This Essay traces the global spread of legal techniques that strive, as official government policy documents explain, to “push the border out” as far away from the actual territorial border as possible. This concept, enthusiastically embraced by governments worldwide, involves screening people “at the source” or origin of their journey, not the destination, and then again at every possible checkpoint along the way. My study is devoted to tracing the core countries and actors that have facilitated the adoption of such policies. I show that desired destination countries systematically learn from, and emulate, each other’s innovations in asylum-denying laws and policies. The lens of diffusion, which guides the analysis, emphasizes processes of inter-jurisdictional learning and emulation. It invites us to ask how and why “ideas travel” across jurisdictions and to trace the complex ways in which states are interacting with one another in shaping their own border control policies.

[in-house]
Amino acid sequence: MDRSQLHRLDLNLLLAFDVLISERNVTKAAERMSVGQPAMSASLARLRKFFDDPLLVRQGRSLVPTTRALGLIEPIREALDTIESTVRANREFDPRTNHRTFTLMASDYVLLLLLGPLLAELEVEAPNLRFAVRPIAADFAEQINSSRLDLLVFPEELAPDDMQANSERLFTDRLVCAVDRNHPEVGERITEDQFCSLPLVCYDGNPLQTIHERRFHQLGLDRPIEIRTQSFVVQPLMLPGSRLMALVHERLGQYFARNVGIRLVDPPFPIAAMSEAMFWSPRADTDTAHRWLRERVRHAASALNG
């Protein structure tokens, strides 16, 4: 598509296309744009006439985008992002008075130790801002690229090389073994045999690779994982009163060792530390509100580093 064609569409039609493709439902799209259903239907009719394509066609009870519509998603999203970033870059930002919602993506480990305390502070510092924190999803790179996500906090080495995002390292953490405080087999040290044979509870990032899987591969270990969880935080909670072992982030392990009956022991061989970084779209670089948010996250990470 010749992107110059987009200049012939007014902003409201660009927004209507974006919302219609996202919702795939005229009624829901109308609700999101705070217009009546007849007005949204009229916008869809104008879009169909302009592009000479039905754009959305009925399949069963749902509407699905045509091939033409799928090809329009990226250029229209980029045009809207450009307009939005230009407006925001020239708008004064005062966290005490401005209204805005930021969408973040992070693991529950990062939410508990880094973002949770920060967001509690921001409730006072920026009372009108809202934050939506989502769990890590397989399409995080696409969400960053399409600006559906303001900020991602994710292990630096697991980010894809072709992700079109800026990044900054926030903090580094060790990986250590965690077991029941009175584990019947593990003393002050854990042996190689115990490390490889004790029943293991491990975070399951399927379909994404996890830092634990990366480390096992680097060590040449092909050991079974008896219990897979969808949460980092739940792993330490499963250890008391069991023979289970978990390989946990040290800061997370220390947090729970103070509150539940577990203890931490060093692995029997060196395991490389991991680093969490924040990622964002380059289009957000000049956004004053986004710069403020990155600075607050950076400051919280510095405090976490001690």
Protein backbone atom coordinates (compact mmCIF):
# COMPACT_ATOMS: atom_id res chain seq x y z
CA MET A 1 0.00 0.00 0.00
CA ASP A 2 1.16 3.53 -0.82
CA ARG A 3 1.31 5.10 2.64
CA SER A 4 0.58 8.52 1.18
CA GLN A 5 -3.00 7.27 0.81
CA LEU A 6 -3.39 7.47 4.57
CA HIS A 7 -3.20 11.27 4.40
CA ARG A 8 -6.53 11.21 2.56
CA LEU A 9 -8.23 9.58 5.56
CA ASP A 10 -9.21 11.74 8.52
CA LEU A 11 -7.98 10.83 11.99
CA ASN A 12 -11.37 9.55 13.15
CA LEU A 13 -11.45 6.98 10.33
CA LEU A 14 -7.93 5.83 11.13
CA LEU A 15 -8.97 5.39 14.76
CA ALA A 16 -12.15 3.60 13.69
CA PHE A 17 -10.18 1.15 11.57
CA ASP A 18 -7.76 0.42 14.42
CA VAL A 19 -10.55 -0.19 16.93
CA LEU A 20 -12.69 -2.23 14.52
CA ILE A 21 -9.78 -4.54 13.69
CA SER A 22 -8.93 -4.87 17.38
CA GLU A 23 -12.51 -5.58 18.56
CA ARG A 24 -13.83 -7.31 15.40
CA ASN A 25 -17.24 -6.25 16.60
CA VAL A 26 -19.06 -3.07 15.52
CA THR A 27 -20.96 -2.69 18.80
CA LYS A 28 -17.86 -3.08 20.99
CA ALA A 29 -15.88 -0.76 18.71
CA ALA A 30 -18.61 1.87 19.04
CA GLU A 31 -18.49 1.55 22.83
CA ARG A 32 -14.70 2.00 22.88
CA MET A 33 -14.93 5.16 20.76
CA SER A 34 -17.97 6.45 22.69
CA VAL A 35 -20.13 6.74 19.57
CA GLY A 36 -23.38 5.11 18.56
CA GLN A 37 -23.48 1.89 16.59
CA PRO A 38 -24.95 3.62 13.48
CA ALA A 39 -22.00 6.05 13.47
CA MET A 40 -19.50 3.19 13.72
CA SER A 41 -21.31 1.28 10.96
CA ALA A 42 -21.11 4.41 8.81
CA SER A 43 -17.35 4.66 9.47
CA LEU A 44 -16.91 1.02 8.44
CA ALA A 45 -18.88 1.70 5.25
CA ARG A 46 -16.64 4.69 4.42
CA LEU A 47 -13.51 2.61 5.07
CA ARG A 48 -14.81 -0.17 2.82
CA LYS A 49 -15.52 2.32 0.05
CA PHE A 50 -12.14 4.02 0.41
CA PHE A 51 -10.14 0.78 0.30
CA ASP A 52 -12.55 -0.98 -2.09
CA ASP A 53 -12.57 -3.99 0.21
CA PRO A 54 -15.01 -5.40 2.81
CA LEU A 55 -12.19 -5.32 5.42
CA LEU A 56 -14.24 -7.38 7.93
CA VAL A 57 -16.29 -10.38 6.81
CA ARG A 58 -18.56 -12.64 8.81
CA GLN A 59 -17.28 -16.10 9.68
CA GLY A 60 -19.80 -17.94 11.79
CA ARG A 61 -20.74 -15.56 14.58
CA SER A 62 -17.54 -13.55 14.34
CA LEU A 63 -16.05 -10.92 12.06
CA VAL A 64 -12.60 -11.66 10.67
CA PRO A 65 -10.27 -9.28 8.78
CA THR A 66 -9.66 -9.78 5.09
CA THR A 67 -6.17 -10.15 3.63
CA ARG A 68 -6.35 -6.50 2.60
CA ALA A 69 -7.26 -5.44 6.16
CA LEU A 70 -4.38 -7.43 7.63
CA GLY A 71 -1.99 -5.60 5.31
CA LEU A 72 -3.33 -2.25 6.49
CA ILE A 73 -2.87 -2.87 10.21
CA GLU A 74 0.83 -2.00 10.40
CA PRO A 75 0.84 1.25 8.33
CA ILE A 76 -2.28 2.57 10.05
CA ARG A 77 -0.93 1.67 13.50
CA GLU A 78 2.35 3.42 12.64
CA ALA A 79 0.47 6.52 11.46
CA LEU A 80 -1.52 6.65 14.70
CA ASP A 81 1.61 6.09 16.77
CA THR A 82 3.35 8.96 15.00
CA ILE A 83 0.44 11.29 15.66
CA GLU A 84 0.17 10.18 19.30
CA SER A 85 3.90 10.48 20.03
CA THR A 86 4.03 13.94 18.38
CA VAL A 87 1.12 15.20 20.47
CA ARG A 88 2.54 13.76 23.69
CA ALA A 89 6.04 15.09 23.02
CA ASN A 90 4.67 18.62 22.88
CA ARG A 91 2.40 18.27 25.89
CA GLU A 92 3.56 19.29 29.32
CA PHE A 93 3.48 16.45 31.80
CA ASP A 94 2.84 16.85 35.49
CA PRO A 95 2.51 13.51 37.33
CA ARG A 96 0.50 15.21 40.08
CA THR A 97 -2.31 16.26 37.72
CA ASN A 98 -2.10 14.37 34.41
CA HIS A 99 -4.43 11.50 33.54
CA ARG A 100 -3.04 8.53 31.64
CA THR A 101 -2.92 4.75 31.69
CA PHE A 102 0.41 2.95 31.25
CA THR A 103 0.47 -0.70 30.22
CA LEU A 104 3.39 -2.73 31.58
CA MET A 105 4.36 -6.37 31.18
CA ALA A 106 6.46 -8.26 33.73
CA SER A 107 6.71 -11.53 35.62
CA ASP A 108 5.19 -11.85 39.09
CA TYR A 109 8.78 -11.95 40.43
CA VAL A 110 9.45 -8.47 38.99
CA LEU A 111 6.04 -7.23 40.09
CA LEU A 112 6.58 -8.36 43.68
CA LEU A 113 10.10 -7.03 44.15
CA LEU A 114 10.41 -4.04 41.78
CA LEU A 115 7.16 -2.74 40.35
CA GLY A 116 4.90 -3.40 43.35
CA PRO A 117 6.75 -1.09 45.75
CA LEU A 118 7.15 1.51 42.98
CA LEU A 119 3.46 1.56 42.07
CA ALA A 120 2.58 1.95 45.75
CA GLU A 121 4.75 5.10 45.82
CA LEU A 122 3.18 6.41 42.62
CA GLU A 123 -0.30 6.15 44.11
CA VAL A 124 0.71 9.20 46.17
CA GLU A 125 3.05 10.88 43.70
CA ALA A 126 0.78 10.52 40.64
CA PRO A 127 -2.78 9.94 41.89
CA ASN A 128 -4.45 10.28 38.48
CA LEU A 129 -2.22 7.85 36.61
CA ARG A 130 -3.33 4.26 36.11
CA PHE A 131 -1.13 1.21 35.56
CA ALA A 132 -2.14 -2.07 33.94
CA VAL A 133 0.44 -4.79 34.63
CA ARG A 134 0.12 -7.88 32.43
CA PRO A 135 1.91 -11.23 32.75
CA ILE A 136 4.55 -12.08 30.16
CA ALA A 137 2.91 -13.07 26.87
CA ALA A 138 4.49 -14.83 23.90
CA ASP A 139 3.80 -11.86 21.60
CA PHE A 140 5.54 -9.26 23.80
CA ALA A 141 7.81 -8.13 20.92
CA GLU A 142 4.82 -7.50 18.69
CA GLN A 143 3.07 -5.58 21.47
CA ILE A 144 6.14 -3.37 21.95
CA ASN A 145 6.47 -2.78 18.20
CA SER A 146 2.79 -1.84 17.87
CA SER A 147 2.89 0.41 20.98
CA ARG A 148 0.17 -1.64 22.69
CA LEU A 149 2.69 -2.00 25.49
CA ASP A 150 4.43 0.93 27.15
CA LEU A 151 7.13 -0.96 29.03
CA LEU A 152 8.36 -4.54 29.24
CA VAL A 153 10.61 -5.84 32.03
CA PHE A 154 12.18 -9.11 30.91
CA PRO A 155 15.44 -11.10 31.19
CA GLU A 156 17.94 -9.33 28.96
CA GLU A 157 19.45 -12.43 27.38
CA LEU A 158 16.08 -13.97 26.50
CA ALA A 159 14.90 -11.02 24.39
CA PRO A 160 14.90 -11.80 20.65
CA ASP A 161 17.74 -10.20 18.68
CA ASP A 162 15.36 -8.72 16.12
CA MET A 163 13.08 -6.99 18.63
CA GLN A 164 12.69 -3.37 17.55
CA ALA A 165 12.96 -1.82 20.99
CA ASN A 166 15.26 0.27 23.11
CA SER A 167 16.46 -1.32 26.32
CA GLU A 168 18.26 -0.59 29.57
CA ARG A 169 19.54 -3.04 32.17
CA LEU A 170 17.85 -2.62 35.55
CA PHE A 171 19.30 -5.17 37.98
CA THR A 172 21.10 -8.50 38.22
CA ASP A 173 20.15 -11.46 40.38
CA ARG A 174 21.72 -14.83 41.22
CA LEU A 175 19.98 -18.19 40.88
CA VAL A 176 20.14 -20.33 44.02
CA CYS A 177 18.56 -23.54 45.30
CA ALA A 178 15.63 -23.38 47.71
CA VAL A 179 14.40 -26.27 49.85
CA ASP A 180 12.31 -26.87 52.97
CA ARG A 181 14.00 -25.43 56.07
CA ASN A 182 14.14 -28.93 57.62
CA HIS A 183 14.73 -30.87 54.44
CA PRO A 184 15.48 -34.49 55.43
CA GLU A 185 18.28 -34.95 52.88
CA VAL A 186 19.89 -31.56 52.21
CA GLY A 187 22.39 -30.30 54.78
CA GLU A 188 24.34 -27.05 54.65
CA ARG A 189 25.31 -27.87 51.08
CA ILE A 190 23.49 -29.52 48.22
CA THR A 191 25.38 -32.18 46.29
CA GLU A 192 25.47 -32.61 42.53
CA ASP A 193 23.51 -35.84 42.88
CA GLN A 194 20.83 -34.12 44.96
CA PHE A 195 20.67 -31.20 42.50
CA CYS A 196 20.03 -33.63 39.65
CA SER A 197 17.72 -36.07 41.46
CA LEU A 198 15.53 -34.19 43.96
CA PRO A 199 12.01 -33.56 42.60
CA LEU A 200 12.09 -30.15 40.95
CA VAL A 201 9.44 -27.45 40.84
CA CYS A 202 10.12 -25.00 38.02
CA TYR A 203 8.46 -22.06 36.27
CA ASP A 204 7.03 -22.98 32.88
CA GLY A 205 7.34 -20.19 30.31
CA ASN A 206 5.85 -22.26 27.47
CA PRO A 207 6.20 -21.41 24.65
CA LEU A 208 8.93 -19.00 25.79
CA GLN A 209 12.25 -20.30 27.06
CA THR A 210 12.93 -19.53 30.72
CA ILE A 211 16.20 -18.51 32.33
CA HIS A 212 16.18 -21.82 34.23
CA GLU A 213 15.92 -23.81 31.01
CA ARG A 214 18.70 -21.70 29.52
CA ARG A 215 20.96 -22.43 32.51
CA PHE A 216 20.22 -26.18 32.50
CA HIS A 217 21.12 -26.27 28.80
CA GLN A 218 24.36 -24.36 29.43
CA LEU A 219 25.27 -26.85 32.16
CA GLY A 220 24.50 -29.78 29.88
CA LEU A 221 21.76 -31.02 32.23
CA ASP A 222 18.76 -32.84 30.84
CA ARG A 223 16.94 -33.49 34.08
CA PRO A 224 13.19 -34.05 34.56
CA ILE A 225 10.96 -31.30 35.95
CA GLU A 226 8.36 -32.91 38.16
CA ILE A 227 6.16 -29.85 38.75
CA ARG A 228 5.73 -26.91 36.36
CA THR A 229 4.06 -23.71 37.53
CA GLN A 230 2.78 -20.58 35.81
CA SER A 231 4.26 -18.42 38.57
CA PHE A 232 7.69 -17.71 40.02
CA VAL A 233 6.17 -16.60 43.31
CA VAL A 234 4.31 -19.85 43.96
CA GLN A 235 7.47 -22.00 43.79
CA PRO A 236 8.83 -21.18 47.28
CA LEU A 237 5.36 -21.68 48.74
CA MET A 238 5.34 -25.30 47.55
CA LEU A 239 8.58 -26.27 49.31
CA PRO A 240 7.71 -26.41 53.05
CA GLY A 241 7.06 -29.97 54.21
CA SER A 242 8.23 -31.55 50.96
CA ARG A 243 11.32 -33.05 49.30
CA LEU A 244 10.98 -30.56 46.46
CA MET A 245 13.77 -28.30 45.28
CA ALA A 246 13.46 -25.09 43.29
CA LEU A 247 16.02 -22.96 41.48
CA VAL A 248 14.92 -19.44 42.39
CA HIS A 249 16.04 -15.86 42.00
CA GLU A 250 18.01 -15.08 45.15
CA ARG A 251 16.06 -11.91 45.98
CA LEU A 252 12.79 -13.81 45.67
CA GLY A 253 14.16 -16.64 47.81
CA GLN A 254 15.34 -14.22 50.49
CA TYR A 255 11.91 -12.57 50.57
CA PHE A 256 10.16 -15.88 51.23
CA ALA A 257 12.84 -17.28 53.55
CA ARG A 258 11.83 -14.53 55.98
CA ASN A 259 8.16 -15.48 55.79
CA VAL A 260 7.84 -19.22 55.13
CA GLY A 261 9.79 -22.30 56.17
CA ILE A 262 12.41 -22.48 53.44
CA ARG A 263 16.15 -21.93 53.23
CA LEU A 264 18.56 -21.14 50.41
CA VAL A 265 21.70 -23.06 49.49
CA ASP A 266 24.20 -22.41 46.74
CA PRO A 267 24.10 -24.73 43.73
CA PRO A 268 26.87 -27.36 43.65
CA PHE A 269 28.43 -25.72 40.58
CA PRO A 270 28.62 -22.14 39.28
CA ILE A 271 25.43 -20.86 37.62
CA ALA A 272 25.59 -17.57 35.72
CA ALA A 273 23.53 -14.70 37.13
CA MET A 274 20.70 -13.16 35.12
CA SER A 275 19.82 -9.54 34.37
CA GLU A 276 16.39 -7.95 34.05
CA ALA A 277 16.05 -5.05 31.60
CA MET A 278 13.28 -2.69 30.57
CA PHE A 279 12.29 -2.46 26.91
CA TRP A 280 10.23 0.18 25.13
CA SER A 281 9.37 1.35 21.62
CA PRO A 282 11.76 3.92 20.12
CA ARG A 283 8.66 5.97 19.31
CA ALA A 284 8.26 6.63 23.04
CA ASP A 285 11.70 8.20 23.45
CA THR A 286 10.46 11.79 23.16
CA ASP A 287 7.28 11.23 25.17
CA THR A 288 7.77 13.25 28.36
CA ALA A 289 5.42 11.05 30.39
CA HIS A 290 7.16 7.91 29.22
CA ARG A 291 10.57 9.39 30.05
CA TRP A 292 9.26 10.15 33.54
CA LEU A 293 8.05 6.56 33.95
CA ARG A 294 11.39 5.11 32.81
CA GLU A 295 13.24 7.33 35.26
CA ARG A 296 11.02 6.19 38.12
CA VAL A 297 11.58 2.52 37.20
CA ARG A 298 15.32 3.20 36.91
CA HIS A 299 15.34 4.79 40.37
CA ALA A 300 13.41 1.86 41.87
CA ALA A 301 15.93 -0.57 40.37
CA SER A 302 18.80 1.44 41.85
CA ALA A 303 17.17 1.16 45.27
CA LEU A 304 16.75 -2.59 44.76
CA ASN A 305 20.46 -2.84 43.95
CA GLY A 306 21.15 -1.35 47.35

There exists a substantial body of literature on racism and brutality in policing, police reform and abolition, the militarization of the police, and the relationship of the police to the State and its citizenry. Many theories abound with respect to the relationship between the police and Black people in the United States, and most of […]
Despite the ever-growing number of exonerations in the U.S.—and the corresponding surge in scholarly interest in wrongful convictions in recent years—research on the carceral experiences of wrongfully-convicted persons remains strikingly limited. In this essay, we draw on in-depth interviews with 15 exonerated men to explore the moral dimensions of the experience of wrongful imprisonment. We […]